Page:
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Silver lining in beating the odds

AHEAD of tomorrow night’s Gold Medal Final against Japan at the World University Games, Australia’s Emerging Opals already have over-achieved and will bring home their best result in a decade.

That is the last time Australia won WUG Gold, in 2007, to go with four subsequent Bronze Medal finishes and a fifth place in 2015.

It is a tribute to coach Chris Lucas and the way his young personnel have “bought in” and made winning in the green-and-gold together their only priority.

This team has been up against it since Day One.

It was selected as an under-23 outfit so it could compete in a lead-up Four Nations Tournament in Tokyo where that was the age stipulation.

At the World Uni Games, the age requirement is under-25.

So with the youngest team bound for the WUG in Taiwan, it then lost arguably its potential best player when Alanna Smith was called up to senior Opals duties for the FIBA Asia Cup with the late injury to Abby Bishop.

BIG LOSS: Alanna Smith made a stunning Opals debut at the Asia Cup. Pic courtesy

Smith, 20 and 187cm, was a revelation in India as the Opals collected Silver behind … Japan.

To put her debut senior international into some perspective, Smith averaged 10.8ppg for the Opals. That was second only to Asia Cup All Star Five and tournament MVP, Kelsey Griffin, who returned 15.8ppg.

Smith’s 5.3rpg was third behind Griffin and Marianna Tolo’s 8.2 and 6.6rpg respectively.

Her 58.3 per cent from the floor was second only to Griffin’s 61.7 and she also had 1.2 assists per game, playing just 14 and a half minutes per game.

What do you reckon? Was she a massive player loss for our Emerging Opals at the WUG?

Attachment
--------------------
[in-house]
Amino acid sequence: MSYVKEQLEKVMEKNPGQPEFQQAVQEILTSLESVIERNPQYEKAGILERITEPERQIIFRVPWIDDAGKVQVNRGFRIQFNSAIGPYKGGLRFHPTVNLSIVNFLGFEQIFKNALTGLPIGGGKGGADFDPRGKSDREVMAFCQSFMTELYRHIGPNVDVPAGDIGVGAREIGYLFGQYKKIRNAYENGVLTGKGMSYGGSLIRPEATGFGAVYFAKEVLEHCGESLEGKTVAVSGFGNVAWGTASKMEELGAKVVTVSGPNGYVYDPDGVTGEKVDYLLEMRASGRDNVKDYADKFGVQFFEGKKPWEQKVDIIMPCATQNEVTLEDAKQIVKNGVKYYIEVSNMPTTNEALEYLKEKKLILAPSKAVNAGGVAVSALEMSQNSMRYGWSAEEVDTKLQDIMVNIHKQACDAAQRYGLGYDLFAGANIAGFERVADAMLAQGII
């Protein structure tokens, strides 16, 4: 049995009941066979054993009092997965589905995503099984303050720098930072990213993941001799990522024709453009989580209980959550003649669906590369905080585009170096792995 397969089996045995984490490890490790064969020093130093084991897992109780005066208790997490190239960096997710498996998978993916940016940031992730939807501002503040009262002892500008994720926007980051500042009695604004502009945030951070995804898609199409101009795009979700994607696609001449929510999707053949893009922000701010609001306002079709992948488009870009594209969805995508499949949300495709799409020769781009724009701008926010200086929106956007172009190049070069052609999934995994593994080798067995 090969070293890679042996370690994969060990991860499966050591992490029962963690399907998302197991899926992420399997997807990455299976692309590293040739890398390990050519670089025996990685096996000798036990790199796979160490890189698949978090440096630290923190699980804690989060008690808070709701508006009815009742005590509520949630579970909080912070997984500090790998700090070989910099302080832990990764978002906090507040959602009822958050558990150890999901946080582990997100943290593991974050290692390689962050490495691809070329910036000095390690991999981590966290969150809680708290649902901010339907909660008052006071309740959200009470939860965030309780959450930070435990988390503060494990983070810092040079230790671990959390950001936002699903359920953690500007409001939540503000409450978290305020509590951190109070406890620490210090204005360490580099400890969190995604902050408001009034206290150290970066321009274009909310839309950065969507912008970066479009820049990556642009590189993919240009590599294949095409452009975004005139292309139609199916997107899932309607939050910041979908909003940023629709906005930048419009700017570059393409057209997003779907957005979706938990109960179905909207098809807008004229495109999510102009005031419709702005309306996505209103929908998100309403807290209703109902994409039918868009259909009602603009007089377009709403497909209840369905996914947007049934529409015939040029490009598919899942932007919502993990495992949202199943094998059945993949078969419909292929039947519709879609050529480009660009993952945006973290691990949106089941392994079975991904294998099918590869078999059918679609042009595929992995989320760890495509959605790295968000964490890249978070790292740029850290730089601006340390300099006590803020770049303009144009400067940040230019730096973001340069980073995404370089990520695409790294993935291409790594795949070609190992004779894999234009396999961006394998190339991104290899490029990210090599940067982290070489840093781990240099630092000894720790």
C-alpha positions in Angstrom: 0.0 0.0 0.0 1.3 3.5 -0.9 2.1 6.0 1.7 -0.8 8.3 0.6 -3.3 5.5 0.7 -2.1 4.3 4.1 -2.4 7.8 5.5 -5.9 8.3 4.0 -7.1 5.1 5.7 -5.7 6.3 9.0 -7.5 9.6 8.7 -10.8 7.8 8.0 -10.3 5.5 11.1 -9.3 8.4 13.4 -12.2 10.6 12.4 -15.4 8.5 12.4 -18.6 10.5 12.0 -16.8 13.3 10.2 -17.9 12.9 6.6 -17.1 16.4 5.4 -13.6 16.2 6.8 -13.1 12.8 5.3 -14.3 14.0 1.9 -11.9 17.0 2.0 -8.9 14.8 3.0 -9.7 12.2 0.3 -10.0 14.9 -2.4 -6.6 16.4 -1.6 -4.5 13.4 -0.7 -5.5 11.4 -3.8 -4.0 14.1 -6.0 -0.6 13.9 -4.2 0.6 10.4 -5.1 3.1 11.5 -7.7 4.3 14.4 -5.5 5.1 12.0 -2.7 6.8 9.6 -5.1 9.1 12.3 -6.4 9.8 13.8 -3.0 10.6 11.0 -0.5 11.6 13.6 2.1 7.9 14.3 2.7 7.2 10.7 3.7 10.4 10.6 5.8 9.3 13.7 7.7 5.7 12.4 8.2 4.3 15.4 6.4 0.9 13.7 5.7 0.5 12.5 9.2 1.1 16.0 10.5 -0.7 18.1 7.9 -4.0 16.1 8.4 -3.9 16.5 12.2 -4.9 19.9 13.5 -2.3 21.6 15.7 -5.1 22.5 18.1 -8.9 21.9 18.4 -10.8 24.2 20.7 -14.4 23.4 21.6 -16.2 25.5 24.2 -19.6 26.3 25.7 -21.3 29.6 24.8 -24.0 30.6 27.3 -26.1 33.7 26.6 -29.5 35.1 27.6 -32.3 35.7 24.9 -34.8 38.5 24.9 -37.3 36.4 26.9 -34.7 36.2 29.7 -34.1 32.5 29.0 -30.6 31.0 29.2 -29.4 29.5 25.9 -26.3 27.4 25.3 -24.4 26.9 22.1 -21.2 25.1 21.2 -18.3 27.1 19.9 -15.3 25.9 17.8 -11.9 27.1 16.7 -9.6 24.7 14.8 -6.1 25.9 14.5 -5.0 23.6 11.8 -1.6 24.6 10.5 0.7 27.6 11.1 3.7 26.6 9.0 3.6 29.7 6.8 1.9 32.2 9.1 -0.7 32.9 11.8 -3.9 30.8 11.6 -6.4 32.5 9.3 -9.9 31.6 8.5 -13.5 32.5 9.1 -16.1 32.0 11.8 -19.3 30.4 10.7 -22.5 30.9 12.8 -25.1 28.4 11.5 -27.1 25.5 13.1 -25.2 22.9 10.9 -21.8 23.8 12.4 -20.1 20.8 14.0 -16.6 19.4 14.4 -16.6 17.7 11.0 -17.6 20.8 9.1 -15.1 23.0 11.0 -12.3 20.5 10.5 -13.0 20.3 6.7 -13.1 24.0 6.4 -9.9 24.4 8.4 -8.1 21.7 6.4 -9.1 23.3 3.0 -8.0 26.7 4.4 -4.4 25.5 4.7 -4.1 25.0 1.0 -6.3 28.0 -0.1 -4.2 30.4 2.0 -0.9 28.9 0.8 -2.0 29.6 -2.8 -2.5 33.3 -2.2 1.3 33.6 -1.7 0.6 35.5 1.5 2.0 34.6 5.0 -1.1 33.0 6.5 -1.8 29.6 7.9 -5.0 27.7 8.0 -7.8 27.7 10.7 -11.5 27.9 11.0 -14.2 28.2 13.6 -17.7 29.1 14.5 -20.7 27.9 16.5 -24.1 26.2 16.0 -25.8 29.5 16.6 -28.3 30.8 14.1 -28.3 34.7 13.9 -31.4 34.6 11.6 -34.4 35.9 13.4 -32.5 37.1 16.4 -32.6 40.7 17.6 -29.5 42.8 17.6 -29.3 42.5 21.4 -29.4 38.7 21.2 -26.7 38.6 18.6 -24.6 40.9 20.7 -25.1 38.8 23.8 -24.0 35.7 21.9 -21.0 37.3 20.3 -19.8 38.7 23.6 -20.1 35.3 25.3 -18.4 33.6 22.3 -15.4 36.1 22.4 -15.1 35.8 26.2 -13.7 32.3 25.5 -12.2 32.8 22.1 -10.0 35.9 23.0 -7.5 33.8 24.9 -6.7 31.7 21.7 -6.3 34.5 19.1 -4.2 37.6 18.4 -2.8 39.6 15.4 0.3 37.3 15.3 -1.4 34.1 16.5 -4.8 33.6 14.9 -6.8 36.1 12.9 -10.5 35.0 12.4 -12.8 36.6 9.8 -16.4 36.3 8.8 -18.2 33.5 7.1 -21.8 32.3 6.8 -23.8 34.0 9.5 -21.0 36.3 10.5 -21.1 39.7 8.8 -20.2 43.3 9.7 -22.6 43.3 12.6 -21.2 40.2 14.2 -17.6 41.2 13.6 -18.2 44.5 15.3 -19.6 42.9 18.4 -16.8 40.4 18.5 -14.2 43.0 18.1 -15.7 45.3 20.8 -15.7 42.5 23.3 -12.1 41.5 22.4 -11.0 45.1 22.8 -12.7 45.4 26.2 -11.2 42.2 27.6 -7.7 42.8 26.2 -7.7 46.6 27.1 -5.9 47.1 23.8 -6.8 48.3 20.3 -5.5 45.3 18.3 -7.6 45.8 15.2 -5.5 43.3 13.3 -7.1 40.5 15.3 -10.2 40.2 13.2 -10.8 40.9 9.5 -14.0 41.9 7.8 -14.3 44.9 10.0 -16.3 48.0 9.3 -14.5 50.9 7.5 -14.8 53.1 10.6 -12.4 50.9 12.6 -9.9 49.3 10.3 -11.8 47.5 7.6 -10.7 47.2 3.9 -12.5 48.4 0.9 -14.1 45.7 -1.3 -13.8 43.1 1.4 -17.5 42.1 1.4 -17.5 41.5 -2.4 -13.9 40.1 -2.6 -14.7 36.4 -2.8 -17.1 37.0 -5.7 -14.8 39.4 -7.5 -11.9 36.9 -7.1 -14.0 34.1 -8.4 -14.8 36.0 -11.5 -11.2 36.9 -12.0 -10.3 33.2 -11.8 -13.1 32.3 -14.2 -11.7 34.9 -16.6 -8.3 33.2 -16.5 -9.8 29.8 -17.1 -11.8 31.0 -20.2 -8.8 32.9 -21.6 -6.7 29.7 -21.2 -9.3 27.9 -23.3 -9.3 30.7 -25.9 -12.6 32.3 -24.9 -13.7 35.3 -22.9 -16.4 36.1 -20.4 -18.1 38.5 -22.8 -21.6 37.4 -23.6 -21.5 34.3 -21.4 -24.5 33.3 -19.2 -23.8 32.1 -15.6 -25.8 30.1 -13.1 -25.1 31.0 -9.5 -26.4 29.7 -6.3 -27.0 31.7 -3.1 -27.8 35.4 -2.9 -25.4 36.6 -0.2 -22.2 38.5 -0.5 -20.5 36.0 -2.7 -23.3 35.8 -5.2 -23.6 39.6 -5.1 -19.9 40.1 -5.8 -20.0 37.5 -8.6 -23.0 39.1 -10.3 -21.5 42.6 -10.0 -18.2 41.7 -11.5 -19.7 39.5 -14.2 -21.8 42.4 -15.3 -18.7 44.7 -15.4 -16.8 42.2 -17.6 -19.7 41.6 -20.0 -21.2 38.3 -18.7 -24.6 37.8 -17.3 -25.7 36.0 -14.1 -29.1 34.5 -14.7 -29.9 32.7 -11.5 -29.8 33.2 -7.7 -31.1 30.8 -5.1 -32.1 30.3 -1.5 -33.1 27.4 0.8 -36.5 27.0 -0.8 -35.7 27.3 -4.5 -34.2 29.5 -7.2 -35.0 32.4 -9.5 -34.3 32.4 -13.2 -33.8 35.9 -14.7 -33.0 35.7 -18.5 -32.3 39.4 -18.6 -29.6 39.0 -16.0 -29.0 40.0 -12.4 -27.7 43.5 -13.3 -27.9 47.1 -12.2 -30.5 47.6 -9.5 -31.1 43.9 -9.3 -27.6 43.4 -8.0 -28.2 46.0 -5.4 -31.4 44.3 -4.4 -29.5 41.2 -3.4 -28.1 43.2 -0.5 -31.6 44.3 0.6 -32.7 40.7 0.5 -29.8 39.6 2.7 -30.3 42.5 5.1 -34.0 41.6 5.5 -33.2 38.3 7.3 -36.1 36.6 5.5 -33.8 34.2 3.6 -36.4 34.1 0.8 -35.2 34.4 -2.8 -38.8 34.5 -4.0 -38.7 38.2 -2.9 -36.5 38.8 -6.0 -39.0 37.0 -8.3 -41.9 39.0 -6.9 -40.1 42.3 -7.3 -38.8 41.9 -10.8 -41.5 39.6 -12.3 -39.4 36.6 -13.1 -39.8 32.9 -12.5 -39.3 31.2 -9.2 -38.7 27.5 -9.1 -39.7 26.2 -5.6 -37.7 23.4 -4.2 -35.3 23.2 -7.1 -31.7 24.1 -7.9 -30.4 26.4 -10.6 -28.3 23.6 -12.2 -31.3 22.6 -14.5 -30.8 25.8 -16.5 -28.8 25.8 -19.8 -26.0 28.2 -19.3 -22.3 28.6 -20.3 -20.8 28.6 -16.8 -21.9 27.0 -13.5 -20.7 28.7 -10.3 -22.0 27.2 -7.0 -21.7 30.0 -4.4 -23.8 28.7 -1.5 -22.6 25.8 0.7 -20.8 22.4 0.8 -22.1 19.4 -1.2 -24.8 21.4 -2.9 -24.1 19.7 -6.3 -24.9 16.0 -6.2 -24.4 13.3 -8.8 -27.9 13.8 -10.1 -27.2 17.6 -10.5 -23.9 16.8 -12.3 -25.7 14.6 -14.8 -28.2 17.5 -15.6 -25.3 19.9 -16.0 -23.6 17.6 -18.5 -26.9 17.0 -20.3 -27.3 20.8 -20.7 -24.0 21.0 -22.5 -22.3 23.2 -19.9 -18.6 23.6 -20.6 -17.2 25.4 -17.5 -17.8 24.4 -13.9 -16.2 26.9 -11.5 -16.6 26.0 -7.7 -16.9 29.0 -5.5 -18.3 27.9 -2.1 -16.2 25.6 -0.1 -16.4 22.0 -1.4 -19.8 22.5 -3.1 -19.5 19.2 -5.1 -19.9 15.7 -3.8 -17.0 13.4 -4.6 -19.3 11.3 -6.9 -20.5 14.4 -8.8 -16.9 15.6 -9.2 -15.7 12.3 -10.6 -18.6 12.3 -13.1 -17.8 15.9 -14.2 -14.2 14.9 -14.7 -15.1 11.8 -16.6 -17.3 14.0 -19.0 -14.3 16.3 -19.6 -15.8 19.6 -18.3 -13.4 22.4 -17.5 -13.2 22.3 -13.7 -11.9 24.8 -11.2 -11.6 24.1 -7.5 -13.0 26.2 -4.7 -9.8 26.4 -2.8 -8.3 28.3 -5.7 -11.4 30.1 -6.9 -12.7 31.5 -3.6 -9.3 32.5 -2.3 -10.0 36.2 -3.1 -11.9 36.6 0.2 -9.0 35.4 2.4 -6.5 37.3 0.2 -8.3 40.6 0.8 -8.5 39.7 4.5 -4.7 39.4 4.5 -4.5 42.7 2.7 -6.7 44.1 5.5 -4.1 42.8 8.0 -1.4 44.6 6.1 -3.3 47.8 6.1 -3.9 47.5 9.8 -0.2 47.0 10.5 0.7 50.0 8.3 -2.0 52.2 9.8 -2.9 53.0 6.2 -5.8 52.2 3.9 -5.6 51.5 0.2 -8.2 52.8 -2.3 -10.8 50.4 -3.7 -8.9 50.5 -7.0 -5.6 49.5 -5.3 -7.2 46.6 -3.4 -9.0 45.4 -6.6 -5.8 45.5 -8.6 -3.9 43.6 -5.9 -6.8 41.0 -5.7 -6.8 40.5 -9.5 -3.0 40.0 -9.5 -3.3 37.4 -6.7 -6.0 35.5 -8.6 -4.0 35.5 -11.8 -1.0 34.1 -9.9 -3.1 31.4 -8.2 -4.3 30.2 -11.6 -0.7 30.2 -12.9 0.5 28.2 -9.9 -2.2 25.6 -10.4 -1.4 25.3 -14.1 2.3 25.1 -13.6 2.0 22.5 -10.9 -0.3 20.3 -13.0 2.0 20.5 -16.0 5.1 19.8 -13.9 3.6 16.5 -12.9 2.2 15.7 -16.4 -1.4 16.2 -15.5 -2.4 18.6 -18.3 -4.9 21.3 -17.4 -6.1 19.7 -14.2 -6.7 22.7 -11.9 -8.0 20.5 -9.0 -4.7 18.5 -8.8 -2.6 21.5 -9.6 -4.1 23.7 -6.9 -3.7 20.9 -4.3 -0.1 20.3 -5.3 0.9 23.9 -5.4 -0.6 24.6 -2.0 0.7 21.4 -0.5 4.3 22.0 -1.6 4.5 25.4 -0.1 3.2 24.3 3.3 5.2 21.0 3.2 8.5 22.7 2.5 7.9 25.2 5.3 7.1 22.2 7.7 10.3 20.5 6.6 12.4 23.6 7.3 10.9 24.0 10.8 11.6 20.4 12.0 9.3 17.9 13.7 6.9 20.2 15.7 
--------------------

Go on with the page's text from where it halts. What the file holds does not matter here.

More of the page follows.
So too WNBL championship-winning guard Tahlia Tupaea who was a late withdrawal after suffering an injury.

That’s two quality players who most likely would have started in Taiwan.

Tupaea’s withdrawal allowed for Aimie Clydesdale’s elevation, even though she turns 24 next month and special permission had to be granted for her to play in the Tokyo leadup event.

Top all that off with the fact the team which tomorrow fights for Gold, had just three weeks of preparation, and suddenly this achievement comes into graphic perspective.

Bear in mind, it opened the World Uni Games against Lithuania, Argentina and Russia in intragroup play – soccerheads definitely would have labelled that the “Group of Death” – then knocked out unbeaten title favourite USA in its quarter final.

To beat home team Chinese Taipei in front of 18,000 loud and enthusiastic supporters in the semi was another feather in Australia’s cap.

It is an absolute credit to Lucas to deal so positively with so many adversities and for his team to come home with a medal.

To achieve what they have, with so many hurdles, has been amazing and rewarding to watch.

Check for livestream details of the Final tomorrow at Basketball Australia’s website, with tipoff at 10pm AEST.

TOMORROW: Sources Tell Me is BACK!!!

Aug 27

Content, unless otherwise indicated, is © copyright Boti Nagy.